• Making the Register a PAS ensures the independence of the Copyright Office, and that the Register is an expert in copyright. Currently, the Librarian of Congress is not bound by any standard in the selection of the Register.

• The Copyright Office resides within the Library of Congress by historical accident from the 19th century, but both offices have different missions and priorities. In fact, the Library of Congress is a stakeholder when it comes to copyright policy, creating a potential conflict of interest.

Doubleday Solicits Free Labor on Bestselling Author’s Book Cover

Posted by Rebecca Blake on March 21, 2017

Doubleday’s current book cover contest has hit the usual nerves in the design and illustration communities. The publisher issued a design contest for the book cover design of best-selling author Dan Brown’s newest creation, Origin. Doubleday states that the winning design will only be featured on a limited edition run, which will not be sold. This may explain the limited awards offered: publicity on the Doubleday website and social media platforms for the six finalists and winner, and 24 copies of the limited edition run for the winner. Despite the limited publication of the artwork, professional designers have dismissed the contest as promoting work on speculation.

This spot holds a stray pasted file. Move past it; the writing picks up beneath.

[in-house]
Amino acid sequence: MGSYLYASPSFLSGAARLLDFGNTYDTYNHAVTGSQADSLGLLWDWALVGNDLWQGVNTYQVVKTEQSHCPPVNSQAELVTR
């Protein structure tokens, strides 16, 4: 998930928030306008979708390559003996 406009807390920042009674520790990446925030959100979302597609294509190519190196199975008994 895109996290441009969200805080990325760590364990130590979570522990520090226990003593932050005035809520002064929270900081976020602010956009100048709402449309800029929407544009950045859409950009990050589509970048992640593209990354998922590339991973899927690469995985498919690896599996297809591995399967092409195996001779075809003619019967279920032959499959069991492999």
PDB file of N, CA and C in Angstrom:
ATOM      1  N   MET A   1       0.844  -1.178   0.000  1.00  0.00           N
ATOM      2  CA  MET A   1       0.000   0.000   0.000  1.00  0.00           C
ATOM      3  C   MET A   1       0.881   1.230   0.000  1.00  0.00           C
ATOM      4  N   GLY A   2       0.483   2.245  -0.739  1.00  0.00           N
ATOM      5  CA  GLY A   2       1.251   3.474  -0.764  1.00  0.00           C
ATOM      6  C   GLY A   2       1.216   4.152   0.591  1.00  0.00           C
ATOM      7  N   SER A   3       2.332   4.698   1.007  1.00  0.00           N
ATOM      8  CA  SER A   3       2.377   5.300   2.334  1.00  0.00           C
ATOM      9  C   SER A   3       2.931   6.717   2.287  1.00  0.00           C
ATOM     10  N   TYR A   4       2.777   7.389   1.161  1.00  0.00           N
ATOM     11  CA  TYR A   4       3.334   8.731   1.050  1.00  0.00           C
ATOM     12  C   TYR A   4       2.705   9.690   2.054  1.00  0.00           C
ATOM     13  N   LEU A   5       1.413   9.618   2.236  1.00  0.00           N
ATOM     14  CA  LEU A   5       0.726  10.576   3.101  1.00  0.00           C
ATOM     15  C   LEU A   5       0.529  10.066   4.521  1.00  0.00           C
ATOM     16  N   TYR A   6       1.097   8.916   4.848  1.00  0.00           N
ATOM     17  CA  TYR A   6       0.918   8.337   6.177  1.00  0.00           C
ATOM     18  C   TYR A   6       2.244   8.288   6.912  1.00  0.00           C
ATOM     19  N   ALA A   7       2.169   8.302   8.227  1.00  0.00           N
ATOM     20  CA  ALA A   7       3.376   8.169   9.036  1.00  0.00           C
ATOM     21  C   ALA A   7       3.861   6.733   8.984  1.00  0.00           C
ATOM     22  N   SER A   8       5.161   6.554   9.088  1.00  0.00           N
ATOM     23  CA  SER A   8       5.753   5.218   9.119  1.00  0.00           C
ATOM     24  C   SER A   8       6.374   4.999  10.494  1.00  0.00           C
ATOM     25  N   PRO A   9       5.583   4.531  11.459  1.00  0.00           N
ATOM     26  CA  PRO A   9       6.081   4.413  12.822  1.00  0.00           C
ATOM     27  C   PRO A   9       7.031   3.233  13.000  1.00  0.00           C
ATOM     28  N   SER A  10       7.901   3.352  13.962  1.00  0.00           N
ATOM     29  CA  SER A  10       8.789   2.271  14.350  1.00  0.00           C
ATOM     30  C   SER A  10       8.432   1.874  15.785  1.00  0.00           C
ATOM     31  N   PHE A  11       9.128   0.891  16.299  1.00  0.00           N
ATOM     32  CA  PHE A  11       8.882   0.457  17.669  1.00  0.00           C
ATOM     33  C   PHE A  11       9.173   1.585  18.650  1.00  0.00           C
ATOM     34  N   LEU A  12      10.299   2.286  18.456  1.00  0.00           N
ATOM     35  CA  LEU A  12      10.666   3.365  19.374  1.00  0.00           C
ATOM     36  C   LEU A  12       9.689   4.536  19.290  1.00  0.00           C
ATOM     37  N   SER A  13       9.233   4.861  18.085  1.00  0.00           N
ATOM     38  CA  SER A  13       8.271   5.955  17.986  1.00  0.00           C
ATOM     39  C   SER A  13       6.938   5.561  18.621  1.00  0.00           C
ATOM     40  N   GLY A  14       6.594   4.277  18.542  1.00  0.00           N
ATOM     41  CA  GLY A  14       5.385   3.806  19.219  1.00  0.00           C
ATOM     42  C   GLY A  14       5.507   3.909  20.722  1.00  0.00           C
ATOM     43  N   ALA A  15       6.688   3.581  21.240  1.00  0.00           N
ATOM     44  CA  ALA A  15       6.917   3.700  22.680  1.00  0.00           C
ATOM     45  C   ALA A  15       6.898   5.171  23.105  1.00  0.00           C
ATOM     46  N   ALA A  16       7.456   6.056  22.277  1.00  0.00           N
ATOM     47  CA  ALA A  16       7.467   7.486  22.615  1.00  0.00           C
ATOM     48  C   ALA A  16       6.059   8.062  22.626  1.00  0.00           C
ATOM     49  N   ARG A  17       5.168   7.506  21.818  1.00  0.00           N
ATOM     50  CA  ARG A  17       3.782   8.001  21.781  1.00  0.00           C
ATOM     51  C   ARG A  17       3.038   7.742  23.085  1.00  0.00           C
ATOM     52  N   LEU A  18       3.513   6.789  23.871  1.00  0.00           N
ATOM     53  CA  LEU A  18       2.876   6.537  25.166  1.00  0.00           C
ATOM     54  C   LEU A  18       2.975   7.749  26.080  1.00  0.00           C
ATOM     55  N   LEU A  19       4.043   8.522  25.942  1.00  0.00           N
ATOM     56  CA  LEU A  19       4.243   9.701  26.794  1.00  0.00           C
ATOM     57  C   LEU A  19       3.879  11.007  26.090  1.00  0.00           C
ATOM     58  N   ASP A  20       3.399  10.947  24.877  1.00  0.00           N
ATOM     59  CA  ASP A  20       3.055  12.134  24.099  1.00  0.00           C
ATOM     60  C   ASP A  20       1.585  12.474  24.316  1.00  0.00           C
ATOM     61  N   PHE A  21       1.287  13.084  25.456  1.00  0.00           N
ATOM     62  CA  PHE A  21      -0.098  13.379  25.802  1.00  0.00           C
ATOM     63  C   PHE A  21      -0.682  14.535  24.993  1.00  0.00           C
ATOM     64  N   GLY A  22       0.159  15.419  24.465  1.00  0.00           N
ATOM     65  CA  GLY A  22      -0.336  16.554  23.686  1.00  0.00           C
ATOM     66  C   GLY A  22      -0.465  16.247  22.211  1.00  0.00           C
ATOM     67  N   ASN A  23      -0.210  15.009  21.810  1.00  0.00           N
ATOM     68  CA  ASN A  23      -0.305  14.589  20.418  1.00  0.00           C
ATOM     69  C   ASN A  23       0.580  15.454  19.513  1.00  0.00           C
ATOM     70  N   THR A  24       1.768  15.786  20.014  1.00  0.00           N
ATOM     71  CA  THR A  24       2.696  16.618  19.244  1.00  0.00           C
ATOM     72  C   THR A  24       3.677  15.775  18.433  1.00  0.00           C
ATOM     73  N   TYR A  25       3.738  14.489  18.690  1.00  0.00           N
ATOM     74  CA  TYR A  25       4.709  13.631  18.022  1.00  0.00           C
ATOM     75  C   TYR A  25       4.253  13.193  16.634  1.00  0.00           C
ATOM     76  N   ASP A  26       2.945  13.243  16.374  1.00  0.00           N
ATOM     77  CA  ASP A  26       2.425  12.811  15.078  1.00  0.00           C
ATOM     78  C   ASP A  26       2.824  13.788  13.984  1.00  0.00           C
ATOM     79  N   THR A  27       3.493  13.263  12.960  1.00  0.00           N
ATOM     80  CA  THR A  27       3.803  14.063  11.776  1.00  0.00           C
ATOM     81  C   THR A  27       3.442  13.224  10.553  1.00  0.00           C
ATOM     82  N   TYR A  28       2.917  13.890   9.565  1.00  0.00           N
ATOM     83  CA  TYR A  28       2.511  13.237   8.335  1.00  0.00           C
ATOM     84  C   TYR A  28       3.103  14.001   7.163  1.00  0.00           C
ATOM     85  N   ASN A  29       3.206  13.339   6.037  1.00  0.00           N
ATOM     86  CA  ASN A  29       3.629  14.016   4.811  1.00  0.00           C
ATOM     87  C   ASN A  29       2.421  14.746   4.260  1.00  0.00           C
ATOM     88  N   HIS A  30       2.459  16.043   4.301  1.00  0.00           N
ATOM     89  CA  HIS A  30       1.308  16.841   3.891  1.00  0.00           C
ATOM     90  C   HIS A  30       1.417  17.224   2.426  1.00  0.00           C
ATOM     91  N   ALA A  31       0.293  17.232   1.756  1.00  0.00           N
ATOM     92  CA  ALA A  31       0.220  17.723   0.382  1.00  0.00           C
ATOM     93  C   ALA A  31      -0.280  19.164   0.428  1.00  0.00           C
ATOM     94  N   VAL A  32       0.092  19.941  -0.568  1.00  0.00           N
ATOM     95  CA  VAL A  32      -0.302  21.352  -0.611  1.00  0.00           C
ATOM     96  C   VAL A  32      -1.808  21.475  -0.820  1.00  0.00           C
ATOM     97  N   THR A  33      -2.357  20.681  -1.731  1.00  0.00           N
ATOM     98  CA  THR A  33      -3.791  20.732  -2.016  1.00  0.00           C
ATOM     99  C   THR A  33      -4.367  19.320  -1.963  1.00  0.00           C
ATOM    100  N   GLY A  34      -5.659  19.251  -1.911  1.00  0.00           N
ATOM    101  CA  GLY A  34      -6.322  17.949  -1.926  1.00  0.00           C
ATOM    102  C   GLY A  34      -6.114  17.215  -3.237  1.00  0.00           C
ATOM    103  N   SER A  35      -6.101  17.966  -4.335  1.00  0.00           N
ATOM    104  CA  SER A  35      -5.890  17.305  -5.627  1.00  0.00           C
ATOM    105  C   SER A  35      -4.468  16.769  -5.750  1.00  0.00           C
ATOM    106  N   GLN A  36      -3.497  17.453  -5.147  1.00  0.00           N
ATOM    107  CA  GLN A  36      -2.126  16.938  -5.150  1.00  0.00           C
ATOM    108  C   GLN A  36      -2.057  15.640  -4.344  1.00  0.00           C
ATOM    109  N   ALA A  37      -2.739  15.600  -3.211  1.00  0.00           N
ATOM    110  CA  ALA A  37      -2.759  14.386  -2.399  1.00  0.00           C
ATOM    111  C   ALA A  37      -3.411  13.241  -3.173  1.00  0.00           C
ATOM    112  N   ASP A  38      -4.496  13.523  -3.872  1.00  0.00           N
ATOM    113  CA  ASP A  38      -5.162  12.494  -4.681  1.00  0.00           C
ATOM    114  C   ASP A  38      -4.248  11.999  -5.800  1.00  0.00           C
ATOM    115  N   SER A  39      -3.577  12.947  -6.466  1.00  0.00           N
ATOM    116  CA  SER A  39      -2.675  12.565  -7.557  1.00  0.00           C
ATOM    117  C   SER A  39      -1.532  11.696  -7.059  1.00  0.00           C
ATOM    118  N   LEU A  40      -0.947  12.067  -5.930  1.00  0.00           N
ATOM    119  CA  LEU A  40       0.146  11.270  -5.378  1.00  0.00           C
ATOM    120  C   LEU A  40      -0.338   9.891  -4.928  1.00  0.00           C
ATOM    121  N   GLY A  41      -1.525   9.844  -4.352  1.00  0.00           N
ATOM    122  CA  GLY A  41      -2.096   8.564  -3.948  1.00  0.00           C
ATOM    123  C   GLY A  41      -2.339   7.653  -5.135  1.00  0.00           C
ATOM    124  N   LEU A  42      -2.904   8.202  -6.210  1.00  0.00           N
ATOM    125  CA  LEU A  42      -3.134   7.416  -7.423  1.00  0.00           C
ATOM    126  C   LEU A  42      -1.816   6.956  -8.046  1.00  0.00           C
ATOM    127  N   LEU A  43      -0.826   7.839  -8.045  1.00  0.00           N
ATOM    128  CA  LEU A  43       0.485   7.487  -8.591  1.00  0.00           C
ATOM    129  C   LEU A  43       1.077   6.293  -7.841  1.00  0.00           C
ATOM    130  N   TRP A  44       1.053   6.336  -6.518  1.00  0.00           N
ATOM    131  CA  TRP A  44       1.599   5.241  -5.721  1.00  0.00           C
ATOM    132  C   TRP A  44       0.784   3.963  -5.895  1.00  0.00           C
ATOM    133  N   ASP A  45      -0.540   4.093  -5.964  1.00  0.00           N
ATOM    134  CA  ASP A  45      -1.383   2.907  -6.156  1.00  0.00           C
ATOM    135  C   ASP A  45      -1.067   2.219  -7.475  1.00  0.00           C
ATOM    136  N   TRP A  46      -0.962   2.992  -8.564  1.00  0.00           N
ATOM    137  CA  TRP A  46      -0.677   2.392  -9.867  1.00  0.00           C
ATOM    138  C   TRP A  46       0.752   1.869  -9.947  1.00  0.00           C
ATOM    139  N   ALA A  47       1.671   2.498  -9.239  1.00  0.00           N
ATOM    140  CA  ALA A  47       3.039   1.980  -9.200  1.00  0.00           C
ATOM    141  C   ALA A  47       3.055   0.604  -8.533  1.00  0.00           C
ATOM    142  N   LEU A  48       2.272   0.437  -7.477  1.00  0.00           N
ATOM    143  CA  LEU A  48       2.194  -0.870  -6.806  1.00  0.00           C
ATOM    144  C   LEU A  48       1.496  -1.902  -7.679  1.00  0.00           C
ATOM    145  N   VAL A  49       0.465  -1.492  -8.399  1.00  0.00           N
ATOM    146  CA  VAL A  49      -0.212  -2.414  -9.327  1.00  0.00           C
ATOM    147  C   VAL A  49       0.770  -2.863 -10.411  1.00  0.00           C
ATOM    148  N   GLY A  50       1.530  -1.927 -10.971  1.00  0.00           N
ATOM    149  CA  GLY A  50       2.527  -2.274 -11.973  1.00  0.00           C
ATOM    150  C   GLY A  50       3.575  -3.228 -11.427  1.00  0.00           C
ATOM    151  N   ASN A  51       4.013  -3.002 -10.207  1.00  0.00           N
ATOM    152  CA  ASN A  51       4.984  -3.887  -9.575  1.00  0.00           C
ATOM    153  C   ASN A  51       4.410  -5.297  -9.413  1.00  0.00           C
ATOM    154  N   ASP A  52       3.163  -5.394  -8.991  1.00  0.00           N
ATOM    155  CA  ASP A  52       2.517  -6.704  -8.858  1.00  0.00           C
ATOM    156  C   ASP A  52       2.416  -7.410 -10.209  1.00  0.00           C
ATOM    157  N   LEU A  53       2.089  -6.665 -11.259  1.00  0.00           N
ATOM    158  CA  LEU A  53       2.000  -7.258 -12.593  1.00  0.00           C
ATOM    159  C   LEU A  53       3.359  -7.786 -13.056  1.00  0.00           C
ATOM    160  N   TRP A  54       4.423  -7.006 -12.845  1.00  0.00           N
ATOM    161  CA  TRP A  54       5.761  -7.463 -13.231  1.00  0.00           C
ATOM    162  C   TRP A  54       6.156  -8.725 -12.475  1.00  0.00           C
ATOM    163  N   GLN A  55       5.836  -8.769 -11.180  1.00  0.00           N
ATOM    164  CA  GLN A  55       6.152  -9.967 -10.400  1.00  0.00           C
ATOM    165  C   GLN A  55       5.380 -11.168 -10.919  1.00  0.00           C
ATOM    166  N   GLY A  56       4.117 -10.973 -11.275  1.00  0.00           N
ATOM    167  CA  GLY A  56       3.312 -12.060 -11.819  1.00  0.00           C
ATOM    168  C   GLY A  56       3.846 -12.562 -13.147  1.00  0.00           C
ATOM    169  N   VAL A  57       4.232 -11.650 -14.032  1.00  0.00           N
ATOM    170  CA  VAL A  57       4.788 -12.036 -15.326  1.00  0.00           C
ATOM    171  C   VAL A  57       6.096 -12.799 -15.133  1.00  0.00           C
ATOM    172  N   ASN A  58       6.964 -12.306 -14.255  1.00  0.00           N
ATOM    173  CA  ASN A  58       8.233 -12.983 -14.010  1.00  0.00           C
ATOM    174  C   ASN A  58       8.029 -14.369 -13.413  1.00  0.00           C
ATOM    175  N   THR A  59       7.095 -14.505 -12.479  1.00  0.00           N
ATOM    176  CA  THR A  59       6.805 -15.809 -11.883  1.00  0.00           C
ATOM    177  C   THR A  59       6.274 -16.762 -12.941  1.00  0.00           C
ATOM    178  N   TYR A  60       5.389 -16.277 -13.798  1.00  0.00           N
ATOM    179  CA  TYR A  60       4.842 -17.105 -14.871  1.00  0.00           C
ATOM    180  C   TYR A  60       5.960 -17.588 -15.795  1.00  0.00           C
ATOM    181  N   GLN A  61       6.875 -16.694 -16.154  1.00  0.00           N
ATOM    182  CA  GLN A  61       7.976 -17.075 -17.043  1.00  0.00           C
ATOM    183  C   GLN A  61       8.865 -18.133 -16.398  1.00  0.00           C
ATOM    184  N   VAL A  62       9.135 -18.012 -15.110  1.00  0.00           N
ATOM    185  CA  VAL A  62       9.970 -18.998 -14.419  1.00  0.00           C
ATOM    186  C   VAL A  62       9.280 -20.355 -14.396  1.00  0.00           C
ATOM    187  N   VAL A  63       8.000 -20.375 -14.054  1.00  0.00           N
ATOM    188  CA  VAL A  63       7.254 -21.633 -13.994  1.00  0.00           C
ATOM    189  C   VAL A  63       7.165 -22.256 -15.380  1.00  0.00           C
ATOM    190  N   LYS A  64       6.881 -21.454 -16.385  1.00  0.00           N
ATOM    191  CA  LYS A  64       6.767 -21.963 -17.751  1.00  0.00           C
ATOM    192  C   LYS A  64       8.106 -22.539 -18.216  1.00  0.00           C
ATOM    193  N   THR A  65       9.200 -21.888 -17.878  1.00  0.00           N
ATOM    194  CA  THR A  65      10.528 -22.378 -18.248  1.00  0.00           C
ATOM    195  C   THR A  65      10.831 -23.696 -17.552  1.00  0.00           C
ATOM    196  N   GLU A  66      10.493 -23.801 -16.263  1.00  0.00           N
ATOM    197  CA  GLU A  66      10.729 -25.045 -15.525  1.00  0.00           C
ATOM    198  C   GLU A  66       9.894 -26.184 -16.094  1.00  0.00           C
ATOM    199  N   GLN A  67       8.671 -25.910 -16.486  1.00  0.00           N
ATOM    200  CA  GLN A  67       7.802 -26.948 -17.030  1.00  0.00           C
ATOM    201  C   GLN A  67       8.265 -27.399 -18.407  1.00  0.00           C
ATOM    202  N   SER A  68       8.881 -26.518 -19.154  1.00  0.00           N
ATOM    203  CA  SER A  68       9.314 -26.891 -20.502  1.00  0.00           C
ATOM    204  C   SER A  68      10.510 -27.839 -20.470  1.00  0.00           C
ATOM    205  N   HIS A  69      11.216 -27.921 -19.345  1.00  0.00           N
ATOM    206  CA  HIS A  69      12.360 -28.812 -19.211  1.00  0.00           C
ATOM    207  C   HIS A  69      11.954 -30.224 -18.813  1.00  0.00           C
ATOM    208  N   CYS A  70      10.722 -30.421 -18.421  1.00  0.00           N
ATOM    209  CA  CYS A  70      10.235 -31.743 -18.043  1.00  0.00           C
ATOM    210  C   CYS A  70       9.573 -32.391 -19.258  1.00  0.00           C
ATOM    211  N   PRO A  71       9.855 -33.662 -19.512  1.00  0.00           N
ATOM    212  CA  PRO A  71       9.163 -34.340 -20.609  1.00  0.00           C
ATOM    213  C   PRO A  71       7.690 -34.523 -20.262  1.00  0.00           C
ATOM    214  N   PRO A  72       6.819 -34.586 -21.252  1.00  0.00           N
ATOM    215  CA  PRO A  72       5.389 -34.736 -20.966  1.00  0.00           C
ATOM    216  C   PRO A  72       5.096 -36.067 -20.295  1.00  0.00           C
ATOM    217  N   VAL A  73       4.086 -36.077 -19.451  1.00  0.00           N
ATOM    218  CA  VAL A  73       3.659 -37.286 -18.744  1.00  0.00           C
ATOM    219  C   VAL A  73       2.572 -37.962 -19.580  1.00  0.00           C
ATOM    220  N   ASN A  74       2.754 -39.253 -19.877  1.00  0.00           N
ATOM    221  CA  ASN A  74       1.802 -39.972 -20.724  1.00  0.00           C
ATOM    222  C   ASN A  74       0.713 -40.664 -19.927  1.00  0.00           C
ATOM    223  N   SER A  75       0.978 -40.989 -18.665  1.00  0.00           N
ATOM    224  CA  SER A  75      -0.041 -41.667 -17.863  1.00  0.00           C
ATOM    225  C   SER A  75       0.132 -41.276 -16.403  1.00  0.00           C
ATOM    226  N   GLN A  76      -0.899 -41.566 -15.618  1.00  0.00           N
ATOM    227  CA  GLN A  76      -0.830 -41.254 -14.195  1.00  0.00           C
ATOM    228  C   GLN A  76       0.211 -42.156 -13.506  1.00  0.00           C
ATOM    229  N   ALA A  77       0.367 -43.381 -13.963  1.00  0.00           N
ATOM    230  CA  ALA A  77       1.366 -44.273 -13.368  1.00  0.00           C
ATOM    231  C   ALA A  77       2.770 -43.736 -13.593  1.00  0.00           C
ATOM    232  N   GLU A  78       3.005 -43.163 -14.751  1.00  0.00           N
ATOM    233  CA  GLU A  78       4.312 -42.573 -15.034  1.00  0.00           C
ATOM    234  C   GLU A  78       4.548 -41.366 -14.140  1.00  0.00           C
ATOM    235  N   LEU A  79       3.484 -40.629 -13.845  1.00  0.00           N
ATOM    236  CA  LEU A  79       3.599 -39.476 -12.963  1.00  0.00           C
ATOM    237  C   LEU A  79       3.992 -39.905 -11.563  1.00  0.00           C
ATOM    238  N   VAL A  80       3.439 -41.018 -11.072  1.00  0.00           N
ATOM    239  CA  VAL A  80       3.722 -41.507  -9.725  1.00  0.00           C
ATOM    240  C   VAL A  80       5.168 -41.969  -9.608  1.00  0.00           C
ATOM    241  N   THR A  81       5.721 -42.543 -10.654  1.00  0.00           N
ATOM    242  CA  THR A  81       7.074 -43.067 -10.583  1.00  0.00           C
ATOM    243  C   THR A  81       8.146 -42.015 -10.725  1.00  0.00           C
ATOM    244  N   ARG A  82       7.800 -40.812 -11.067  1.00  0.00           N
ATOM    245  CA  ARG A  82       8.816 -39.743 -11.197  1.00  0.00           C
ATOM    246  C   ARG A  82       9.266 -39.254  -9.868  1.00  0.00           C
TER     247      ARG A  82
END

One pithy response was from designer Jessica Helfand in her article on AIGA’s DesignObserver blog, “Design as Competition as Bake-Off.” Helfand describes how, throughout her career, she has been approached by professionals from all walks of life who have asked her advice on the cover design for their books. Helfand cheerfully gives her advice gratis; no tangible work exchanges hands, the conversations are relatively short and stimulating, and she considers her guidance an “act of stewardship.” She contrasts that exchange with Doubleday’s contest, made all the more stinging by the paltry award offered (which Helfand describes as “the presumed parasitic attachment to Brown’s epic social media following”) and net worth of author Dan Brown (estimated at $140 million – surely the author could cough up some sort of prize money).